A student-led mass protest in Taipei to demand withdrawal of a service trade pact with the mainland saw tens of thousands of Taiwanese exercising utmost restraint to bring the demonstration to an admirably peaceful ending.
Chanting "Safeguard democracy" and "Withdraw the services trade pact", the students even cleaned up their litter outside the Presidential Office when their leaders announced the end of the day's protest.
Organisers say half a million people participated, while police put the figure at 120,000. Even if the lower estimate is accurate, the resolution of the stand-off was seen by some observers as a sign of a strong democracy.
But how mature is it? And should what happened over the past two weeks be held out as an example for Asian neighbours? The answer is both yes and no.
In the "wild lily" student movement of 1990, a group of students led 22,000 supporters through a six-day, sit-in at Chiang Kai-shek Memorial Hall, a facility open to the public, to demand direct elections of president and congress.
In contrast, students in the current "sunflower" movement stormed parliament illegally. They demanded that a services trade pact with the mainland be brought under new scrutiny. The pact calls for service industries, such as banking and hospitals, to be opened up across the Taiwan Strait. Students fear large mainland companies will dominate the sector, destroying local businesses and killing off jobs. More supervisors from the mainland will be sent over to boss around locals, they say.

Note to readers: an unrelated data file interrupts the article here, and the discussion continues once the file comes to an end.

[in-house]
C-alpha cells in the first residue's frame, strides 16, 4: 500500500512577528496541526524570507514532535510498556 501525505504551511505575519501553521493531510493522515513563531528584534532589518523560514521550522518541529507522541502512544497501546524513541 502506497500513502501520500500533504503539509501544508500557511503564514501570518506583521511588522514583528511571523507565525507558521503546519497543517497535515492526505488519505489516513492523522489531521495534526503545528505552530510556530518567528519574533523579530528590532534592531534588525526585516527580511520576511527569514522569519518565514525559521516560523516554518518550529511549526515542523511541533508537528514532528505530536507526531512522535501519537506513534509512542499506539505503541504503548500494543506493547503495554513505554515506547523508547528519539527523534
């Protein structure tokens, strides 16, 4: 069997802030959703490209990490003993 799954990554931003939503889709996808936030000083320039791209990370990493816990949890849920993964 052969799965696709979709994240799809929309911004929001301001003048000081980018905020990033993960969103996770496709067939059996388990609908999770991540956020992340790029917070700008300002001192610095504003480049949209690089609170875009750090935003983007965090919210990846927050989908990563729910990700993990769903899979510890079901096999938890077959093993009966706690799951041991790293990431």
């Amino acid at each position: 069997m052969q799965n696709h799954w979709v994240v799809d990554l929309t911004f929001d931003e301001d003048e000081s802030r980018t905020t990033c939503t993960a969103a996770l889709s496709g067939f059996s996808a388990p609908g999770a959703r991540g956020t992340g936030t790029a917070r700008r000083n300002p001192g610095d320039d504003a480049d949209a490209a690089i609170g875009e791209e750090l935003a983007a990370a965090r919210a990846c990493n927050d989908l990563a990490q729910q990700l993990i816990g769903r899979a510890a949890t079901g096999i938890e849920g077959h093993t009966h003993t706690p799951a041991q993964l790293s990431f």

The protesters also see the pact as part of the mainland's economic offensive to ultimately force locals to succumb to its control, paving the way for eventual cross-strait unification.
Taiwanese President Ma Ying-jeou has long been criticised for his poor crisis-management, and it took him days to respond to demands for a fresh review and a law overseeing future deals with the mainland.
Regardless of how unpopular Ma is or how reckless he was in dealing with the incident, he remains the elected president, responsible for all Taiwanese and not just students who seize parliament illegally.
This is the foundation of democracy. Otherwise, there is no point in electing a president by popular vote.
In effect, the students' actions suggest they see nothing wrong with holding the government hostage and dictating their terms.
What if people who believe the deal is beneficial to Taiwan stormed the legislature or the Presidential Office to press their own demands?
The students should realise democracy, which they claim to be protecting, thrives when it's deeply committed to respect and tolerance for different opinions. There have been reports people have taken to deleting social media accounts held by those on the other side of the issue.
One obvious impact of the protest has been a further widening of the political divide in Taiwan. In pressing their demands, the students insisted on a winner-take-all attitude. But they should know that complex issues affecting all of society require negotiation and compromise.More on this: